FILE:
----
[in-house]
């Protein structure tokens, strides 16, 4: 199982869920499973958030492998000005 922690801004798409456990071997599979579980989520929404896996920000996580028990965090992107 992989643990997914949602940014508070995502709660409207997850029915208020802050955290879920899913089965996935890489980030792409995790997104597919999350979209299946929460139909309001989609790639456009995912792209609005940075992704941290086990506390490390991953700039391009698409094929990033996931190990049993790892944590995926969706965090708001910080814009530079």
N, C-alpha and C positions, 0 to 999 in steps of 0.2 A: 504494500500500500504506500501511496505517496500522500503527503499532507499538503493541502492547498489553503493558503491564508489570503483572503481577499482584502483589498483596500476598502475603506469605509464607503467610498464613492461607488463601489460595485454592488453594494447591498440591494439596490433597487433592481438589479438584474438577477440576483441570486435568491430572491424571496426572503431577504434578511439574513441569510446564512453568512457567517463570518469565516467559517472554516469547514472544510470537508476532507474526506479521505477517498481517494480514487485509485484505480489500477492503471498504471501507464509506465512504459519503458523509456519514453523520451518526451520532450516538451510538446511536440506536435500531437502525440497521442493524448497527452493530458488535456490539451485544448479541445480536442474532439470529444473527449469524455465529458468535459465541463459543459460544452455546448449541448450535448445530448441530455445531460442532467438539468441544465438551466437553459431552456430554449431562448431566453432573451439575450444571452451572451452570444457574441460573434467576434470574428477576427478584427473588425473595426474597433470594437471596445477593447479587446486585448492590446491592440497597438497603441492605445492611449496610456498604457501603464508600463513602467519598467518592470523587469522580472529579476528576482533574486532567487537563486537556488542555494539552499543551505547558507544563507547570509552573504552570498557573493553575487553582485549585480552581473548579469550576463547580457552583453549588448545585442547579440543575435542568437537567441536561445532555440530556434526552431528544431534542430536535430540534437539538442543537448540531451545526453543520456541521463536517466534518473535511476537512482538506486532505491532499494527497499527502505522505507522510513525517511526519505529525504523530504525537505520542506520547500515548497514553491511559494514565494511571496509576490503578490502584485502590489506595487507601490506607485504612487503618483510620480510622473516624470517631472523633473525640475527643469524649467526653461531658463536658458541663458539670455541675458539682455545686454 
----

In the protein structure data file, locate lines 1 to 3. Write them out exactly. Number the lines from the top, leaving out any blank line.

[in-house]
């Protein structure tokens, strides 16, 4: 199982869920499973958030492998000005 922690801004798409456990071997599979579980989520929404896996920000996580028990965090992107 992989643990997914949602940014508070995502709660409207997850029915208020802050955290879920899913089965996935890489980030792409995790997104597919999350979209299946929460139909309001989609790639456009995912792209609005940075992704941290086990506390490390991953700039391009698409094929990033996931190990049993790892944590995926969706965090708001910080814009530079």
N, C-alpha and C positions, 0 to 999 in steps of 0.2 A: 504494500500500500504506500501511496505517496500522500503527503499532507499538503493541502492547498489553503493558503491564508489570503483572503481577499482584502483589498483596500476598502475603506469605509464607503467610498464613492461607488463601489460595485454592488453594494447591498440591494439596490433597487433592481438589479438584474438577477440576483441570486435568491430572491424571496426572503431577504434578511439574513441569510446564512453568512457567517463570518469565516467559517472554516469547514472544510470537508476532507474526506479521505477517498481517494480514487485509485484505480489500477492503471498504471501507464509506465512504459519503458523509456519514453523520451518526451520532450516538451510538446511536440506536435500531437502525440497521442493524448497527452493530458488535456490539451485544448479541445480536442474532439470529444473527449469524455465529458468535459465541463459543459460544452455546448449541448450535448445530448441530455445531460442532467438539468441544465438551466437553459431552456430554449431562448431566453432573451439575450444571452451572451452570444457574441460573434467576434470574428477576427478584427473588425473595426474597433470594437471596445477593447479587446486585448492590446491592440497597438497603441492605445492611449496610456498604457501603464508600463513602467519598467518592470523587469522580472529579476528576482533574486532567487537563486537556488542555494539552499543551505547558507544563507547570509552573504552570498557573493553575487553582485549585480552581473548579469550576463547580457552583453549588448545585442547579440543575435542568437537567441536561445532555440530556434526552431528544431534542430536535430540534437539538442543537448540531451545526453543520456541521463536517466534518473535511476537512482538506486532505491532499494527497499527502505522505507522510513525517511526519505529525504523530504525537505520542506520547500515548497514553491511559494514565494511571496509576490503578490502584485502590489506595487507601490506607485504612487503618483510620480510622473516624470517631472523633473525640475527643469524649467526653461531658463536658458541663458539670455541675458539682455545686454 